As I have stated many times, clinical depression is something that I have struggled with for as long as I can remember. My mom even told me that she knew something was off with me before I was five years old, but back then mental illness wasn’t really something that was talked about. I remember seeing a school counselor for a short time when my parents decided to divorce, and then many years later going to see my first psychologist. Although it was many years where I wasn’t speaking to a professional about what I was feeling, I always knew something was off about me. As cliche as this is, I literally felt as if I lived in a literal world of darkness. I was consumed by sadness, resentment, and anger. I was constantly isolating, (although that has still not changed) and I never actively sought out friendships. I was content with being on my own overthinking every thought that I have ever had and accepting that feeling the way that I felt was normal. I remember being overly concerned for years about my dad. My mom was happy and in love with my now stepfather, and I wanted that for my dad. I would spend hours a day worrying about my dad and what his and our future looked like, to the point where I would go into a panic. I wanted the world for my dad. I wanted every bit of happiness that the world had to offer to him to be his. I wanted him to find a partner and to fall in love, and I wanted him to enjoy every moment of his life. I would think about these things constantly, driving myself absolutely crazy. So when my dad met my stepmom, I was over the moon with excitement because I felt like everything that I have ever wanted for my dad was happening to him. But then the worry of him finding happiness turned into worry about him losing it, and then I was consumed with worry that his relationship with my stepmom wouldn’t last forever. That constant worry wasn’t warranted though because they were and continue to be a healthy and happy couple, but I just wanted my dads’ happiness to be infinite. Looking back, I can now see that my worry about my dads’ happiness was probably one of the first anxiety-inducing situations that I was apart of, and I wish that it was figured out years ago that anxiety was one of the things that I was feeling.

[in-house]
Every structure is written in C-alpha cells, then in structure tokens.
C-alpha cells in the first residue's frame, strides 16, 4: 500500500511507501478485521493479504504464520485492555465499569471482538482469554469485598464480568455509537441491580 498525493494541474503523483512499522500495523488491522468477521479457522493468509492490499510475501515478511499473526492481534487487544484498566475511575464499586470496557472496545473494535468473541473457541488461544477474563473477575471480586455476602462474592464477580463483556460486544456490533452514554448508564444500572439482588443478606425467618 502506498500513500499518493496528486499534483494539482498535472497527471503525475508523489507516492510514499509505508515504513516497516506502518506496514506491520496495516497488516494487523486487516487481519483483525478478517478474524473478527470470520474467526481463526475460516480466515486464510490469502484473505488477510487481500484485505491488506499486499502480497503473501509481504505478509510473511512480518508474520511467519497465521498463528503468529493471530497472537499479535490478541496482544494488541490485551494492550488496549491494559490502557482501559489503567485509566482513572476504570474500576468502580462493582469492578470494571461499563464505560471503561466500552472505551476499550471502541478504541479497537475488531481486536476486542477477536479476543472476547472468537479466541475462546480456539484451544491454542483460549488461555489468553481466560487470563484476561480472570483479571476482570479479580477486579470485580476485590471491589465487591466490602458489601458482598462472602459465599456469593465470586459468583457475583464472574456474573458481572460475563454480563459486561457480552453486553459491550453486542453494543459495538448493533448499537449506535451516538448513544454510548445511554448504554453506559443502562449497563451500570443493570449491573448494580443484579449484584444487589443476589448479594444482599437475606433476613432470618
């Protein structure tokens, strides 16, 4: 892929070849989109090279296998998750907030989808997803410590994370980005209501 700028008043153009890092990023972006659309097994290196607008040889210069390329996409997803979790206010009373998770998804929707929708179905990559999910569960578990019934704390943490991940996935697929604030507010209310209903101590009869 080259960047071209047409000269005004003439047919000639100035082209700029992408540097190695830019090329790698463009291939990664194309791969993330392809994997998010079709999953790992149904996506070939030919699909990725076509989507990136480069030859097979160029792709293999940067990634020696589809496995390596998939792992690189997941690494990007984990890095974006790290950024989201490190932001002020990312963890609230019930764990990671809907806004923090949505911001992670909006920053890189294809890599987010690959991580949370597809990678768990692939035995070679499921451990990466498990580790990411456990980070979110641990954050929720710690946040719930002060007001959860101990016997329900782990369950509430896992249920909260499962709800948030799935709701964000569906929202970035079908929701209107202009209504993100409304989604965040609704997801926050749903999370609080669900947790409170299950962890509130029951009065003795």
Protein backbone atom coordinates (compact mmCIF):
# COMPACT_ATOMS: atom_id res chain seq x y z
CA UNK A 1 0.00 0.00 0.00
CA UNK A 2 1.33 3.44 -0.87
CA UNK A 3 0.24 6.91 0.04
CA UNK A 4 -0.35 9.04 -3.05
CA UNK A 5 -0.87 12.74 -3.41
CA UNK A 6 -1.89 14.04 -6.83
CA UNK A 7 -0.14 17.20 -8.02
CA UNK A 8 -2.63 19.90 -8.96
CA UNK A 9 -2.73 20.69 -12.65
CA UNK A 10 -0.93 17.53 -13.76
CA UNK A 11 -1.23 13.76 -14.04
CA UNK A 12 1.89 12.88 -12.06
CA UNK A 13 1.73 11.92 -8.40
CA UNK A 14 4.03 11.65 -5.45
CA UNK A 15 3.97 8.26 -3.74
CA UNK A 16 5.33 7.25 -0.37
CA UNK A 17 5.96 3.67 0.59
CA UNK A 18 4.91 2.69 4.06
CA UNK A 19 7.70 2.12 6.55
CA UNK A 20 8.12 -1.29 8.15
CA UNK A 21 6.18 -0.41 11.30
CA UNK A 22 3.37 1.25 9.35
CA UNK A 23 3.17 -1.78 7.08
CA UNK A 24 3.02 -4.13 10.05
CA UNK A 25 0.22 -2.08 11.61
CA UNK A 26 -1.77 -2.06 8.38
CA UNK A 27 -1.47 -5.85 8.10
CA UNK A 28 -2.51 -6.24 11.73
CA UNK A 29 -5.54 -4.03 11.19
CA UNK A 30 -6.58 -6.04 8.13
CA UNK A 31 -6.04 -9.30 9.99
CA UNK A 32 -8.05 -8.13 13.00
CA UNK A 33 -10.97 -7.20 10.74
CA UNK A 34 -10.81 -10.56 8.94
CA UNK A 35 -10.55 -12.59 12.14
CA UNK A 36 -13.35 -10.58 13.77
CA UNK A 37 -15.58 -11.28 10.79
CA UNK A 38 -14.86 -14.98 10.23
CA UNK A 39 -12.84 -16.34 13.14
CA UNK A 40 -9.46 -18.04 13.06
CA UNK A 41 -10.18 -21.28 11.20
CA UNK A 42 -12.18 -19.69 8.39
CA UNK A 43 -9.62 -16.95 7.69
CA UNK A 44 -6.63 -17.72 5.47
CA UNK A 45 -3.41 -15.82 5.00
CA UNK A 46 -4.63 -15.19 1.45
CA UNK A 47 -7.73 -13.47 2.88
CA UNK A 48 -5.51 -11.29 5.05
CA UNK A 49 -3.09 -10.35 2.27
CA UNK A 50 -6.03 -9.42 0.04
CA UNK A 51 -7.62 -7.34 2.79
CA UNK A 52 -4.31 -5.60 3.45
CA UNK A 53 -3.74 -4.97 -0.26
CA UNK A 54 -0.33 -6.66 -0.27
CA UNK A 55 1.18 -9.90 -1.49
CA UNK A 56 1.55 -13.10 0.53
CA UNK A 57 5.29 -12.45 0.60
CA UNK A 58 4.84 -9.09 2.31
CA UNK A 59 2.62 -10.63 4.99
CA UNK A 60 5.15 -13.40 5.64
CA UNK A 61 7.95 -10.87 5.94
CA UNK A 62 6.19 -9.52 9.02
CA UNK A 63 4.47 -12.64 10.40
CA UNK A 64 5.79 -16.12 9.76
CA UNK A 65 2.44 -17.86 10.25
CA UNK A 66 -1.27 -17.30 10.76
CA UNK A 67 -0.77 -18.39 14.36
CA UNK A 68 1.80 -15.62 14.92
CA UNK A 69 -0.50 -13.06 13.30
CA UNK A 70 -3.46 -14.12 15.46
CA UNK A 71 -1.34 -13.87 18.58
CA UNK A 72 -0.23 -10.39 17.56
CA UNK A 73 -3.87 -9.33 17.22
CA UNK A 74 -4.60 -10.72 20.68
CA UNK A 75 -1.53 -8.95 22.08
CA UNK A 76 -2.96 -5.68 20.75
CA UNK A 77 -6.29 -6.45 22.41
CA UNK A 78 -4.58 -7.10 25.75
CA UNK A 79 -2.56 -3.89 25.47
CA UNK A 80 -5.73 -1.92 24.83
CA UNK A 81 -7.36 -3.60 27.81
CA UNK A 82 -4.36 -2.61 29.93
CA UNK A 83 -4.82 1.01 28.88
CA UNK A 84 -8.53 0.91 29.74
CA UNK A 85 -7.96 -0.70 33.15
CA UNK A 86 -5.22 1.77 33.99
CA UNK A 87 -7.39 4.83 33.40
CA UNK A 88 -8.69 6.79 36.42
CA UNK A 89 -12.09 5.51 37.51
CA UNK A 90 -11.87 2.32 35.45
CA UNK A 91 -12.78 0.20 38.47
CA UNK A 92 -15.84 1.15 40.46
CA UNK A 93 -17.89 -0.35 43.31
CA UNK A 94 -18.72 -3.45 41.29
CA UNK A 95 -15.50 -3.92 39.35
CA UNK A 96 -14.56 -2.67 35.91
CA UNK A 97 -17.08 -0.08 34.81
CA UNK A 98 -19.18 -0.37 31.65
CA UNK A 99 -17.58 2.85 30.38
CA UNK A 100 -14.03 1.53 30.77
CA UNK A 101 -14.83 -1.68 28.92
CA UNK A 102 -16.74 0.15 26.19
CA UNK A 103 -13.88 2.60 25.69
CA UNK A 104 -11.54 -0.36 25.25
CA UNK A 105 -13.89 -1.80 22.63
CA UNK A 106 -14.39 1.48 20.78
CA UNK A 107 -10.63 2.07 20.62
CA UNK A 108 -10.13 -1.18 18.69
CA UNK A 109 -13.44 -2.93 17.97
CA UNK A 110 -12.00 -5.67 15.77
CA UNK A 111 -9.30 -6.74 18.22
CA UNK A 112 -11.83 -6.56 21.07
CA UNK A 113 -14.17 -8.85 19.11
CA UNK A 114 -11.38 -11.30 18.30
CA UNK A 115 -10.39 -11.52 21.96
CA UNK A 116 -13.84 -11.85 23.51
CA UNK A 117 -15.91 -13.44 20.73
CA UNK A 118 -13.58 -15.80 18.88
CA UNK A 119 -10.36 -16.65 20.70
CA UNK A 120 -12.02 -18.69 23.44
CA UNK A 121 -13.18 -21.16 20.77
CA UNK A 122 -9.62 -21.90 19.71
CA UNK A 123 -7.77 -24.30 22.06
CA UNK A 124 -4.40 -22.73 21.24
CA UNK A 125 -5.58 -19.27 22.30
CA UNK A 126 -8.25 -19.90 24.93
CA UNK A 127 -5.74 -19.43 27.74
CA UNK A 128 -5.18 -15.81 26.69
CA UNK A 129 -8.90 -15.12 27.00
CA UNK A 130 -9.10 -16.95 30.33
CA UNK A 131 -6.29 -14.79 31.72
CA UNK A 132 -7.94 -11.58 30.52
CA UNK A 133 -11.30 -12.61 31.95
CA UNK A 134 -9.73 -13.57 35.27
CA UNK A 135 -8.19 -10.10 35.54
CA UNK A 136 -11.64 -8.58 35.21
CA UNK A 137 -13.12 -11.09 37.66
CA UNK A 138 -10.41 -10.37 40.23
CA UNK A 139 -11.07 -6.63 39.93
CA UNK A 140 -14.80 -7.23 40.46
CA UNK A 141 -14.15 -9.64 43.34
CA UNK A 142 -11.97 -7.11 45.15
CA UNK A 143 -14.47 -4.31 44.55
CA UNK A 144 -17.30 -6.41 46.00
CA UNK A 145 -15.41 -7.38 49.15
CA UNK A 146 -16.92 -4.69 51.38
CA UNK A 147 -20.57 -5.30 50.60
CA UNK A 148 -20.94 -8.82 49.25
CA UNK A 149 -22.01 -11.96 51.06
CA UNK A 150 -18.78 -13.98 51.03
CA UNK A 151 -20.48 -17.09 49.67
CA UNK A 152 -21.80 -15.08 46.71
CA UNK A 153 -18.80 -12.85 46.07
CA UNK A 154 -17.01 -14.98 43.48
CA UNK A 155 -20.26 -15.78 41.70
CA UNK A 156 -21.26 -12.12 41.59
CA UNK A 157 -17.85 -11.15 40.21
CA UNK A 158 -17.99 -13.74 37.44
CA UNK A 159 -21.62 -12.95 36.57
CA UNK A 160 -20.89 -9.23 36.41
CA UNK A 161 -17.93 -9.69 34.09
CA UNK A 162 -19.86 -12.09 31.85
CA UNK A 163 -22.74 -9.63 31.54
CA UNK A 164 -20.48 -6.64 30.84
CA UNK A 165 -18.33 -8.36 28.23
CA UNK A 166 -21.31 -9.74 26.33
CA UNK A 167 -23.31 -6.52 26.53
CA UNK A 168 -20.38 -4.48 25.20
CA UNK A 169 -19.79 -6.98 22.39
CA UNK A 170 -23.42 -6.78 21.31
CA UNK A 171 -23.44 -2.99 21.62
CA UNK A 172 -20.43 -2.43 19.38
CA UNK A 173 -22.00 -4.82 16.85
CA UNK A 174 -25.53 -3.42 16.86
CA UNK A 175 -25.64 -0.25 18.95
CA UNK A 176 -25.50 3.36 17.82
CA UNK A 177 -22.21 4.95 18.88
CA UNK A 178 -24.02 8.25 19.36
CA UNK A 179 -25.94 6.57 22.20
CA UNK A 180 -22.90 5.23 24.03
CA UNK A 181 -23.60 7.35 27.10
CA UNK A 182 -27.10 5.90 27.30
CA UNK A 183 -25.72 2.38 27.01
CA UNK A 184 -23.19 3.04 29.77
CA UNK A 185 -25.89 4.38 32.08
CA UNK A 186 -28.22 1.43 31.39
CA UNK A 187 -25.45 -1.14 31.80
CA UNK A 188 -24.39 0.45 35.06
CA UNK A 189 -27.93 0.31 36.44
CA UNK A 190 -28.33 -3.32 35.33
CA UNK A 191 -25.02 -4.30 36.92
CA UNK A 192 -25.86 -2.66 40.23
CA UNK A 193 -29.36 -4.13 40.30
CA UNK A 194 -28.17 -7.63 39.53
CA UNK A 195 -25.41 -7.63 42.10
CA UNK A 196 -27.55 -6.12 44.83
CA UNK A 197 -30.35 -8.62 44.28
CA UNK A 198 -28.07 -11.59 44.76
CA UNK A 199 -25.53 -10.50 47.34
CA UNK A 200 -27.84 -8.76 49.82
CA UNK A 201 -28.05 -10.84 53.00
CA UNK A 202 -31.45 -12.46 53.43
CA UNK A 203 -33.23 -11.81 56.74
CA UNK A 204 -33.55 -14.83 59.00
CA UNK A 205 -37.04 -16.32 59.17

As I progressed in age I, of course, came into more anxiety-inducing scenarios. One of the more traumatic things that I experienced that I still have trouble with was my sexual assault. Without going into too much detail, let’s just say that I have learned more about that incident the older I have become. Looking back at what happened and after speaking to a couple of professionals about it, I have learned that I was essentially brainwashed, manipulated, and “trained” by this person since I was eleven to be a certain way with him. When the big incident occurred, I immediately broke down. I remember talking to my therapist at the time about it and her wanting to report it for statutory rape, but I wouldn’t let her for reasons that I don’t want to get into. After that happened I blamed myself for years for allowing it to happen. The big incident happened when I was fifteen, and it was just within the past year that I have been able to accept that it wasn’t my fault. I now look at the situation with complete disgust, and I can see it for everything that it was. I will say this though. After seeking out help for coping with what happened it almost makes me feel worse. I feel so violated. I feel like something was stolen from me. Every time I think about the whole situation I want to break down. This incident has a way to pop into my mind at the most inconvenient times, and what sucks about it is that when I think about it I literally feel like I am taken back in time and forced to relive everything that I went through. I can feel what I felt, both mentally and physically, and I feel frozen. My anxiety just completely takes over me, and I feel like I can’t breathe. My heart starts racing, and I need to remind myself that it isn’t happening now, it happened in the past. I would say my sexual assault is one of the biggest reasons why my anxiety is so horrendous.